More often than not, the act of creating art REQUIRES solitude.

An artist must be able to think.

And an artist must be able to feel.

A serious creator can't perform either of those acts if someone is jibber-jabbering in her ear.

I can testify to that.

I am a writer.

I create flows of words on a page.

Some of those flows may be effective.

They may serve to enlighten my readers' understanding of the subject at hand.

Some of them may miss the mark completely.

My point is this:

In order do create those word flows, I must be able to think and I must be able to feel.

So when I am in the act of writing, I can not be disturbed, distracted or otherwise disengaged from my work.

Fortunately, I live with a person who understands this.

So does our native potter.

He is intently focused on the work at hand as he glazes his vase.

Please believe me when I tell you that the green glaze on that vase catches your visual attention with lightening speed.

The white glaze - swirling as it does across the body of the pot -  adds to that dramatic effect.

We could say that "The Potter" is a simple painting.

After all,  Mr. Brush has painted an economy of things on his canvas.

We see one man, one rug, one animal skin and three pots.

Not a lot of stuff, to be sure.

And that's a good thing.

Because all we need to see is that focused human being in the act of creation.

Human beings have been destined to create since day one.

The act of artistic expression is one of the attributes that distinguishes us from other life forms.

Creation brings light and life to our lives.

It brings hope, understanding and joy as well as a myriad of other virtues.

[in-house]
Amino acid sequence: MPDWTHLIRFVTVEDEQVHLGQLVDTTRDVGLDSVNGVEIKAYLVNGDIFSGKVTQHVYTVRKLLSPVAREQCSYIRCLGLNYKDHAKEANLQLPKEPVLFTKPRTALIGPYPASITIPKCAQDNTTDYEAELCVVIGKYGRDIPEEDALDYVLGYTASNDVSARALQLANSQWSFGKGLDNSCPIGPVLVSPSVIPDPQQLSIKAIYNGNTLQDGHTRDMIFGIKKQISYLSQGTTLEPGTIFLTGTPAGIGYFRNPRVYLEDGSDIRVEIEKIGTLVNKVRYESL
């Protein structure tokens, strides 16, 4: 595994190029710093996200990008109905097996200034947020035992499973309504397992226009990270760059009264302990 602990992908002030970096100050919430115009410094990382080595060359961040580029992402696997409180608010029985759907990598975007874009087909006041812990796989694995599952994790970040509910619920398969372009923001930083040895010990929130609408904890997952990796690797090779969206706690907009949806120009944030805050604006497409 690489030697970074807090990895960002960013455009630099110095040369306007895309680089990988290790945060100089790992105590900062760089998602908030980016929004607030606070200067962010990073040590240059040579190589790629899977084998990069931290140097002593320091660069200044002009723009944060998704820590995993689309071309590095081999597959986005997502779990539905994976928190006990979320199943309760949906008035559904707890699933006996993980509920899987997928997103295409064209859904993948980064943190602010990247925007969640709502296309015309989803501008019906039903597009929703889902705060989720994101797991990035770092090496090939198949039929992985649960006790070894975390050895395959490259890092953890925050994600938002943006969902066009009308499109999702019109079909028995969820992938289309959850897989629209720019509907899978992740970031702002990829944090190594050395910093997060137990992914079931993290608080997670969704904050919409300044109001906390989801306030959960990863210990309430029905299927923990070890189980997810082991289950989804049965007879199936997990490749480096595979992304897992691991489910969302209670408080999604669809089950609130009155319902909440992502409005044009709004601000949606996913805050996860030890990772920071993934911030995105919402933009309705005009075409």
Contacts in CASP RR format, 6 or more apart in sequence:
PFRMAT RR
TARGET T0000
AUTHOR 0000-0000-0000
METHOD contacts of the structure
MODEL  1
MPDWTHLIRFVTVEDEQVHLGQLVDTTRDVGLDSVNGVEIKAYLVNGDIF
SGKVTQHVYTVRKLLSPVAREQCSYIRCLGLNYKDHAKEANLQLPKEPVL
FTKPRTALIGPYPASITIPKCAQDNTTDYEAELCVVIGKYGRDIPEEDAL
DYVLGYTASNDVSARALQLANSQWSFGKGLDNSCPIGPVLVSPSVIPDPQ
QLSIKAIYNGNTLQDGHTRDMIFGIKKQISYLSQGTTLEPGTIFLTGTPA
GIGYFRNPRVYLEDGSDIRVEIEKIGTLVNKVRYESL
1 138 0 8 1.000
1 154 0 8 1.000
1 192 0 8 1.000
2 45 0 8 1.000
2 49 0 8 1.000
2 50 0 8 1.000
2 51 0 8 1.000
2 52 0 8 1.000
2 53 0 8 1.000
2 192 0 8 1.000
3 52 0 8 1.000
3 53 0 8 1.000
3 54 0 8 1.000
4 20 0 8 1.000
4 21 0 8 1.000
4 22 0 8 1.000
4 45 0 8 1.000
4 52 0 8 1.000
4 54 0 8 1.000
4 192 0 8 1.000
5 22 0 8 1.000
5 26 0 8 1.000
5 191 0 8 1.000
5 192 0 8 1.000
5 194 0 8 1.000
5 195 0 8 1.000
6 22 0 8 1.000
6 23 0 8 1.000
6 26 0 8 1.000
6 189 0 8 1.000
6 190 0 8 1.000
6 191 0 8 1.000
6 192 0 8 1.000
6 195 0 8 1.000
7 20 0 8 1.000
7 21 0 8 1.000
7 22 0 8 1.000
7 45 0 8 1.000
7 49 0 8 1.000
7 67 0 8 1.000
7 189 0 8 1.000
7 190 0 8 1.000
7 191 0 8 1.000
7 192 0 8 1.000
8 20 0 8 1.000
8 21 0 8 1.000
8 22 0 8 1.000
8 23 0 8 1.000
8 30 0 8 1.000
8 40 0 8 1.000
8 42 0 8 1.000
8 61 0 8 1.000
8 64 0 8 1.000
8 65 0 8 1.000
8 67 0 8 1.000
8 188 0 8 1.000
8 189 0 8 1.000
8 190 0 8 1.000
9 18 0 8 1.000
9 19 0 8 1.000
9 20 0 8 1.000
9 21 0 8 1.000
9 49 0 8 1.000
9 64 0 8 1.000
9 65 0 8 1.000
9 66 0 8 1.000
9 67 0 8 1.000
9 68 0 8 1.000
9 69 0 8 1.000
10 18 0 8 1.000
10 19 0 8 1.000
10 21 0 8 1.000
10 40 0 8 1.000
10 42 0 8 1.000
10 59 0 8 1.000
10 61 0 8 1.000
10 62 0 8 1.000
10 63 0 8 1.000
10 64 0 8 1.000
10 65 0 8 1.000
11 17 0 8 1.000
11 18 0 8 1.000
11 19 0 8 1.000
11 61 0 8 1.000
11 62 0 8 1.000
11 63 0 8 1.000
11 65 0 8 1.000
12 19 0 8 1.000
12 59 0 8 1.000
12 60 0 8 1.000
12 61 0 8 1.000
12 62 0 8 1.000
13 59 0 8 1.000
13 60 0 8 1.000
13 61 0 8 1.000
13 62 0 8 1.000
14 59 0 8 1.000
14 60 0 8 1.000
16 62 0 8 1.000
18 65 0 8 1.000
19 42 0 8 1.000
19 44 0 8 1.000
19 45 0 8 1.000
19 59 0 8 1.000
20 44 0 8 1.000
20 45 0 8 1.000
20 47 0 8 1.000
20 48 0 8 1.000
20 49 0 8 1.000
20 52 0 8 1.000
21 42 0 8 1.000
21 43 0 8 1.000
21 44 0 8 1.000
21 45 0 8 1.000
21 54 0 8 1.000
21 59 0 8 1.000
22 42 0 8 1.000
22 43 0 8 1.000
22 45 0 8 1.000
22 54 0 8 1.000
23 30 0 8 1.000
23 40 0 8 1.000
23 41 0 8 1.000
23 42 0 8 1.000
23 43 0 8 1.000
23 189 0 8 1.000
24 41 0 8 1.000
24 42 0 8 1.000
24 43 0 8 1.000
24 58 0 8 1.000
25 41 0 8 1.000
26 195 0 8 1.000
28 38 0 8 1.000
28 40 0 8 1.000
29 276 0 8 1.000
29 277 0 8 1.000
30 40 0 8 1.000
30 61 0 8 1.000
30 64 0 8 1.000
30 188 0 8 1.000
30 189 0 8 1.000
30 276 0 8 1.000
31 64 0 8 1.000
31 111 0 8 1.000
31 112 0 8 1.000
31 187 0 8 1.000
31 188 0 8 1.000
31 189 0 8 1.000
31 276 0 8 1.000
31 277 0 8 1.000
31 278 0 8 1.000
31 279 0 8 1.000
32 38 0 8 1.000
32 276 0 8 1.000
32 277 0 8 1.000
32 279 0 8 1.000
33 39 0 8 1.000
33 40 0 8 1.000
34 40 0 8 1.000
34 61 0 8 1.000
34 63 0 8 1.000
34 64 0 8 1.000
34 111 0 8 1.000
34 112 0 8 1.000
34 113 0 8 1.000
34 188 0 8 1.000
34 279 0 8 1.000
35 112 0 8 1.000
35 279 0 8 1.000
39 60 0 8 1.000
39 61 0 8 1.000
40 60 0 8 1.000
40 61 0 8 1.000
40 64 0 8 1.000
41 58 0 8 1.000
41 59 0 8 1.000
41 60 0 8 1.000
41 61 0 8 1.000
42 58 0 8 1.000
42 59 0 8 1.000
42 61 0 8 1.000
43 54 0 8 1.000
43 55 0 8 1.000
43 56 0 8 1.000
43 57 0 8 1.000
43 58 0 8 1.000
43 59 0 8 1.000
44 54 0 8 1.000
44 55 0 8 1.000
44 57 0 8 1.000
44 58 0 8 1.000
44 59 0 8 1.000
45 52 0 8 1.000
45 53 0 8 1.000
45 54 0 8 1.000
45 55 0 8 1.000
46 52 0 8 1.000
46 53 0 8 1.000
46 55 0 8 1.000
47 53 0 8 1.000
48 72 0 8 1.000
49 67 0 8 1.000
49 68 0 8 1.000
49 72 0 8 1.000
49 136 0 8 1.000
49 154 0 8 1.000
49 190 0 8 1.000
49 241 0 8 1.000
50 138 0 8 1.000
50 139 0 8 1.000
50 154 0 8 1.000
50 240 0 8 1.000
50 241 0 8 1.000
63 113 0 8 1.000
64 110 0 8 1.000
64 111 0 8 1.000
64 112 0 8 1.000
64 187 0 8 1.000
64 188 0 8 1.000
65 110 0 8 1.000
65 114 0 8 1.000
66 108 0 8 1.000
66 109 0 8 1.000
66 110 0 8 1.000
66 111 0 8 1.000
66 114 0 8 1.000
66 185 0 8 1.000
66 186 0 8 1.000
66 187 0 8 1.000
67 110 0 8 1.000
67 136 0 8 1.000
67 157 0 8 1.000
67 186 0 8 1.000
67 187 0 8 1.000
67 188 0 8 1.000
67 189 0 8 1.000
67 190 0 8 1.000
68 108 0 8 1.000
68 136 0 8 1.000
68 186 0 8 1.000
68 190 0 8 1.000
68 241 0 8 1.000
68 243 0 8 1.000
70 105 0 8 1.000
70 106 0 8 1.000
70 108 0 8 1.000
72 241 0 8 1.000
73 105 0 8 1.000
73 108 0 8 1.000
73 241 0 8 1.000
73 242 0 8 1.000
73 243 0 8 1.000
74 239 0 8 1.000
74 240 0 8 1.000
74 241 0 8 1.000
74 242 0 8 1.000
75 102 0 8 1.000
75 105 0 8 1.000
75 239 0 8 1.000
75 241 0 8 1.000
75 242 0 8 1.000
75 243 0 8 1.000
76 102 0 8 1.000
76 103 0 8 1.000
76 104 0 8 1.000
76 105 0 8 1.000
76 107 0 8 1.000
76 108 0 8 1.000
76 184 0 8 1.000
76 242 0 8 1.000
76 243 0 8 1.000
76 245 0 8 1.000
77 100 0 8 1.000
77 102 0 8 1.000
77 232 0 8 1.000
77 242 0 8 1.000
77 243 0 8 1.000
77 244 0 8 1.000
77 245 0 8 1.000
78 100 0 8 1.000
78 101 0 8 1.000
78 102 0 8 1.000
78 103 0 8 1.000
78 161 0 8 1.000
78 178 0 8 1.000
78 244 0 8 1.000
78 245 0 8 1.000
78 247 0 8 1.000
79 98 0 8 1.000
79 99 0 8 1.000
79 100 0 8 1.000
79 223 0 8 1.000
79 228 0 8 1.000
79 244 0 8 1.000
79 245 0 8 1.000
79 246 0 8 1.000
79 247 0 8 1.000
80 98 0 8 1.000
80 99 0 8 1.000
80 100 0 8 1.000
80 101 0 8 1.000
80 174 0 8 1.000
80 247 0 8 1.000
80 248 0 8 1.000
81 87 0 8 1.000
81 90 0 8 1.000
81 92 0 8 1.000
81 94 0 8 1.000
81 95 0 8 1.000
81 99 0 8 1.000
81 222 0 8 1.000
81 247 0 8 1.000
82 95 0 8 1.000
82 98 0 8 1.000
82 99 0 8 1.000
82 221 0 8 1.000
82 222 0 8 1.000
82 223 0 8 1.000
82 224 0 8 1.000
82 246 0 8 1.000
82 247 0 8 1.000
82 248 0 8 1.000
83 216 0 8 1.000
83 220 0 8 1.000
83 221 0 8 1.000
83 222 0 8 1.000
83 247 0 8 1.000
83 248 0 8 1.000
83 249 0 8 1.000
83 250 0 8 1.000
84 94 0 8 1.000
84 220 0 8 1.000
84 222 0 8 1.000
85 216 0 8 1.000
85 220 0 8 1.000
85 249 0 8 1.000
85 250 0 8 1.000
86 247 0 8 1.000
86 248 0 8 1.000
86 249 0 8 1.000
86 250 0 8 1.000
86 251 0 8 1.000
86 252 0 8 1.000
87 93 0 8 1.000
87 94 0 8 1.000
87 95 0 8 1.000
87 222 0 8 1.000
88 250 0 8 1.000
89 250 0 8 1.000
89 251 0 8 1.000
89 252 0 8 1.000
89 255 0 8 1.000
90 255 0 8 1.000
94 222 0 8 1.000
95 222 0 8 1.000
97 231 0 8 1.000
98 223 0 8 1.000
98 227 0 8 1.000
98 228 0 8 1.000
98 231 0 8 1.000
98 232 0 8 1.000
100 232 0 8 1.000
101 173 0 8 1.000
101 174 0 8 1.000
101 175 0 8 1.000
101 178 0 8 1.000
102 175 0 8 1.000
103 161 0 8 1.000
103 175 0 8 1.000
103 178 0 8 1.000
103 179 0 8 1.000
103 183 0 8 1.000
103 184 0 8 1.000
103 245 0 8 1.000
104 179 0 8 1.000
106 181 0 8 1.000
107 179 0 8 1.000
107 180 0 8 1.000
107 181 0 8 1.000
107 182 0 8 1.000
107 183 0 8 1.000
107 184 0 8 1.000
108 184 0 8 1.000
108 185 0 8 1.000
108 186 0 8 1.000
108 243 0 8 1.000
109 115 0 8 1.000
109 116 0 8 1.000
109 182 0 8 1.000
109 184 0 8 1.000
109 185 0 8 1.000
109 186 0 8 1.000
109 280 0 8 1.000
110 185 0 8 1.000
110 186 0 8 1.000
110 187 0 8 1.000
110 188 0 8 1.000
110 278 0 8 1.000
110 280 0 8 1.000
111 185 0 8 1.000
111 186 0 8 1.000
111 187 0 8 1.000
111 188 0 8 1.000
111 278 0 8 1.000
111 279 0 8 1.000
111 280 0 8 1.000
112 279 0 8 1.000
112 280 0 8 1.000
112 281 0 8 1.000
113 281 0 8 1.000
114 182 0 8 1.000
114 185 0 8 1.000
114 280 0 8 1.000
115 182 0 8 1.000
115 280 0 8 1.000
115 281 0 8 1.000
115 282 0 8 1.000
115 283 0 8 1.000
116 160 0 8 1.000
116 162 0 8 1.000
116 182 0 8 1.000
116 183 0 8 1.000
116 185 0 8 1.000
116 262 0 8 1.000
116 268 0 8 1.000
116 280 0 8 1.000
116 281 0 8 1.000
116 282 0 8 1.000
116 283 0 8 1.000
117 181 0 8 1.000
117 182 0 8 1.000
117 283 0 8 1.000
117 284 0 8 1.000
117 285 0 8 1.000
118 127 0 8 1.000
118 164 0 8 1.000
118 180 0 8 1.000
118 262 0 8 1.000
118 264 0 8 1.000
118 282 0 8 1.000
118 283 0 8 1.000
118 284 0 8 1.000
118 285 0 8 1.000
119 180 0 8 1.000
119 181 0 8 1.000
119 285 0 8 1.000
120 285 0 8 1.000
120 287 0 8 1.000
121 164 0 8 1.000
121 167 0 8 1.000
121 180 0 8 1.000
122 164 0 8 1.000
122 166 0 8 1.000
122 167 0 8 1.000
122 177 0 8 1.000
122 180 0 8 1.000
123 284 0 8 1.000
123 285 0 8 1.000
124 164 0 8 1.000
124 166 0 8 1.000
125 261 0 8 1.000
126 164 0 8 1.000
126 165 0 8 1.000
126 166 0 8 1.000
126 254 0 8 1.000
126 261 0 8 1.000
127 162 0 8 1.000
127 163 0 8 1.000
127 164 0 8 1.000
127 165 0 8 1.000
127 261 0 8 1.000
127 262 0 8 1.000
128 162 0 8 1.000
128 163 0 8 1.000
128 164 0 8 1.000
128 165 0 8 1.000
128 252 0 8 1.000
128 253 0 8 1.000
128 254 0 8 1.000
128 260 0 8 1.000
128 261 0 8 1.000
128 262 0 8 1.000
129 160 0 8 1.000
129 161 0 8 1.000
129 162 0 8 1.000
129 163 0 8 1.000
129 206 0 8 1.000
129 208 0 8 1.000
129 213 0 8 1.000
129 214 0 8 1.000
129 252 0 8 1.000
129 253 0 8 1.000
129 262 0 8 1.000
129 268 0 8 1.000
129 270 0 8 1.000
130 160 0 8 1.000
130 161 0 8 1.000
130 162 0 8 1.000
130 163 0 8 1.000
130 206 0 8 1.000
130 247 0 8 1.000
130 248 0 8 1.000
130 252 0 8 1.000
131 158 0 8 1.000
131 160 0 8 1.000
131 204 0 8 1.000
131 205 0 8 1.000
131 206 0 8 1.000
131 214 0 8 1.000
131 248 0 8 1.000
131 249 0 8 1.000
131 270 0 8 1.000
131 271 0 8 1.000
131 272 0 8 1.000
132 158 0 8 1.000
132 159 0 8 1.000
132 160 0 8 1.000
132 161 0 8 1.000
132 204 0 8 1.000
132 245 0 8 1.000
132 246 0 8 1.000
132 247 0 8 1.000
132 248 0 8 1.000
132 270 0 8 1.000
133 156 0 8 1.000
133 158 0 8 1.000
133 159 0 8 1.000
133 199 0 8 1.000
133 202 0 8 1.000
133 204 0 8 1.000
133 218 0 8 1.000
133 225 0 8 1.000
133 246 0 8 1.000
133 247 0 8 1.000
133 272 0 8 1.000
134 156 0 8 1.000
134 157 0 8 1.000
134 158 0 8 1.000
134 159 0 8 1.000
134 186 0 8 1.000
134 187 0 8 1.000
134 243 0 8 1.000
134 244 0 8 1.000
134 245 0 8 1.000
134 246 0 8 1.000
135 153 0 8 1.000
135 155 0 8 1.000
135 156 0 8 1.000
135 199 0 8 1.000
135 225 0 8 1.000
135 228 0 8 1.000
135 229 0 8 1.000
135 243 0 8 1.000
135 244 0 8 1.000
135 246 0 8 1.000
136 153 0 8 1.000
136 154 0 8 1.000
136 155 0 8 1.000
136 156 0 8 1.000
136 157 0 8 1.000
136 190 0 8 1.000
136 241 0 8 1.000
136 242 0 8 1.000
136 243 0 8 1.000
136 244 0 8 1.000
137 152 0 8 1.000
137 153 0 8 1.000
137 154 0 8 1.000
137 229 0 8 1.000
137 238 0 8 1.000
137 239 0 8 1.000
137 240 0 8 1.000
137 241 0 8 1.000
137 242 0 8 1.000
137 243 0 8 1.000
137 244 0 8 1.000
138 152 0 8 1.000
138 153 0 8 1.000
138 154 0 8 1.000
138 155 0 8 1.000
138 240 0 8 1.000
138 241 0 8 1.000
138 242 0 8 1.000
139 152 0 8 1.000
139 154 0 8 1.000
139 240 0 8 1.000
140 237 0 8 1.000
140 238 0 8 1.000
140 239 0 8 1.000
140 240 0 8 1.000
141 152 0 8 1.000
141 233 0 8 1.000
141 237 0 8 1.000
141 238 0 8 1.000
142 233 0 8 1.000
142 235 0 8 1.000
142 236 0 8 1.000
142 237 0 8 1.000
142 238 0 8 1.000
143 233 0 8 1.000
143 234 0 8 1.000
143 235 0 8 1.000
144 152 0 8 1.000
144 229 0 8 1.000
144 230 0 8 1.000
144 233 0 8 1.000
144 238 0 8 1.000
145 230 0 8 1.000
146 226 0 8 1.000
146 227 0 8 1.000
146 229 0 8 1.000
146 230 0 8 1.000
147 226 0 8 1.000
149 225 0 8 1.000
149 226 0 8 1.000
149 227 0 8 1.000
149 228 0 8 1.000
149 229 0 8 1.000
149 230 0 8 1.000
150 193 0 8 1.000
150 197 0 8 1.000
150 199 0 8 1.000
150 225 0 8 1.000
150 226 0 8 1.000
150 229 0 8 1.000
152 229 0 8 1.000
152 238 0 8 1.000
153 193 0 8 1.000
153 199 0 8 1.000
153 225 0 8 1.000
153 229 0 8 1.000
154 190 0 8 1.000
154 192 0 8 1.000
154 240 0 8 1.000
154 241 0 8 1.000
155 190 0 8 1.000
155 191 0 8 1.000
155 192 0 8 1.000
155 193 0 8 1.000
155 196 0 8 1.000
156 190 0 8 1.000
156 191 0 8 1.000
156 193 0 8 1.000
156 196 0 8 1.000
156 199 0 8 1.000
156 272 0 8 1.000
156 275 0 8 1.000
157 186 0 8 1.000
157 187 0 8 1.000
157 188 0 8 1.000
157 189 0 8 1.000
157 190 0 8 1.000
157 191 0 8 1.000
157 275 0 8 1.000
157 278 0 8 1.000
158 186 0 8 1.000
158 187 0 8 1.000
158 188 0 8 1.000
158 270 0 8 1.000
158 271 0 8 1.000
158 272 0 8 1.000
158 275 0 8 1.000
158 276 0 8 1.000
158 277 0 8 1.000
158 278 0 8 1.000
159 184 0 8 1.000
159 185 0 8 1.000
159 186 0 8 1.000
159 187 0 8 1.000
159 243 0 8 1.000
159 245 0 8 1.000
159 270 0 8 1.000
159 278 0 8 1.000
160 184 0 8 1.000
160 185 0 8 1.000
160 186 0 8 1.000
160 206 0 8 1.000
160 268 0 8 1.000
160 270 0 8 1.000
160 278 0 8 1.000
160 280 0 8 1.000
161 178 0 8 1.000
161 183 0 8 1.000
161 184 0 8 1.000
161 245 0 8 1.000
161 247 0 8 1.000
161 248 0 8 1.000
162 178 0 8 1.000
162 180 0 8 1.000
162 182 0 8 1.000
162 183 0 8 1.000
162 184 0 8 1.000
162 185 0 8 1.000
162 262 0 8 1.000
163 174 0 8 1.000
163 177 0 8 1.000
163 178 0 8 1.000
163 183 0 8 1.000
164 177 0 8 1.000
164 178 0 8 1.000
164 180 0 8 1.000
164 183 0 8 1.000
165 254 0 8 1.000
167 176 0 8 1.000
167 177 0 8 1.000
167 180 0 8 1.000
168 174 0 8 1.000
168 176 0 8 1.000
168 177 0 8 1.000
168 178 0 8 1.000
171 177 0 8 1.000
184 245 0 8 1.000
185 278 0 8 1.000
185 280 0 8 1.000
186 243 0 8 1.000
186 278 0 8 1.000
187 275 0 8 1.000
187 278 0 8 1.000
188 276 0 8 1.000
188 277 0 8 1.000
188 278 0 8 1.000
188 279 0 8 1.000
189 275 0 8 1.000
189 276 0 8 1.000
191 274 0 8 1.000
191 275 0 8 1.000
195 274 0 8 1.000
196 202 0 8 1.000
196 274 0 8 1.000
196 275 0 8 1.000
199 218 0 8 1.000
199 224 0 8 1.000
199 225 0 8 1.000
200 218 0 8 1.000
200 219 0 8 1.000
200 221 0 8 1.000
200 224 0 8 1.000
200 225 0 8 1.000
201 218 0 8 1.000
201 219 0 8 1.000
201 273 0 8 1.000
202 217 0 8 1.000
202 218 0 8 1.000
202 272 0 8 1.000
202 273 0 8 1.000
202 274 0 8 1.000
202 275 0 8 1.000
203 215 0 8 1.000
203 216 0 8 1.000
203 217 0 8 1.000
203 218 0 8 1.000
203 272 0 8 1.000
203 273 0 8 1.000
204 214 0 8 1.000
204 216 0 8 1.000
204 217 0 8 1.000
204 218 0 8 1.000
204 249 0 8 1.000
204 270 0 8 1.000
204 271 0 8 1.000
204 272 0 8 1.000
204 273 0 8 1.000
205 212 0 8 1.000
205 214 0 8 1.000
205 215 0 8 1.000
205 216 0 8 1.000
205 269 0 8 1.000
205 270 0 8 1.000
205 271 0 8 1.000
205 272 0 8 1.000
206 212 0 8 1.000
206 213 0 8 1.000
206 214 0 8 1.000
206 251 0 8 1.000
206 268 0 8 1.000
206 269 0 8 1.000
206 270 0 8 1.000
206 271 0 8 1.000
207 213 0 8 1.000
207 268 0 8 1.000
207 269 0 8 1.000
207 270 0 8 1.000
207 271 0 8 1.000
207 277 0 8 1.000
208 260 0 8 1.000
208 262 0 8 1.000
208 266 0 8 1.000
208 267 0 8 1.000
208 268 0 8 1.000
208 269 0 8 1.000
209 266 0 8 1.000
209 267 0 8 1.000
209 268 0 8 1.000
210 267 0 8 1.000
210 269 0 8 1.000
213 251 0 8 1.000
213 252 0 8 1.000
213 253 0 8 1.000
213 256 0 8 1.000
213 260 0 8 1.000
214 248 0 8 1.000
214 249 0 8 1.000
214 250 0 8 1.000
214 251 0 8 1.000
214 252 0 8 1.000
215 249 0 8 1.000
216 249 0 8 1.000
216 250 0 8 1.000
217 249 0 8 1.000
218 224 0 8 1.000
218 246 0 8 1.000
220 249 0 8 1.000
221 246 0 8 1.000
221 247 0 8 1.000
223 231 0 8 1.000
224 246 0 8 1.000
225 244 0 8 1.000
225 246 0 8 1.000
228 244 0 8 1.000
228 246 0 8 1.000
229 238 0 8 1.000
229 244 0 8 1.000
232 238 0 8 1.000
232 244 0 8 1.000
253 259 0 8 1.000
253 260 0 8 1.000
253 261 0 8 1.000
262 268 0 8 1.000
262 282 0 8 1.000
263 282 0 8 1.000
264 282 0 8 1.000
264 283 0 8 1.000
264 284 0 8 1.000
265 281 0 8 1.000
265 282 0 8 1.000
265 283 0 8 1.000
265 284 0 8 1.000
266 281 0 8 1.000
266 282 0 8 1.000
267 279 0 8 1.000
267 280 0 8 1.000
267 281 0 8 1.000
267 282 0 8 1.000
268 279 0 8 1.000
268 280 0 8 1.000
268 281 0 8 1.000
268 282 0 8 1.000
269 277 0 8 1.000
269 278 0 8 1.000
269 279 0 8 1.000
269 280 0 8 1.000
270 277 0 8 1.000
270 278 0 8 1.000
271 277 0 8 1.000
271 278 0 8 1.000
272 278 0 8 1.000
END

Art matters.

It speaks to our spirits in ways that edify our fragile humanity.

That is why art excites me.

With "The Potter," we see a single, solitary individual creating a work of art with his heart, his mind and his hands.

For me, that is a godly image.

A sacred image that refreshes my spirit daily.

Wednesday, October 26, 2011


(Chloe And Sam, Thomas Hovenden, 1882, Amon Carter Museum of Western Art, Fort Worth, Texas)

Little did I expect to find two new friends as I ambled into a brightly lit gallery at the Amon Carter Museum.

But find them I did.

I felt honored to be invited into their lives if only for a few hallowed moments.


Chloe and Sam are two of the most elegant human beings I have seen on canvas or in any other place for that matter.

Each of these people exude a dignified richness of grace.

In addition to that, American painter Thomas Hovenden has blessed them with a restrained and tasteful simplicity.

Chloe and Sam possess a refined sense of propriety.

They know what is good, proper and right.

And, in my opinion, they represent these virtues to the highest degree.

Hovenden found his model for "Sam" in his neighbor, the elderly Sam Jones.

Samuel Jones was a free black man.

Today, it is presumed that Sam's real life wife, Hester, served as the model for "Chloe."

Or, more specifically, "Aunt Chloe."

This name was easily recognizable to late 1800's viewers because "Aunt Chloe" was the wife of Harriet Beecher Stowe's literary character, "Uncle Tom."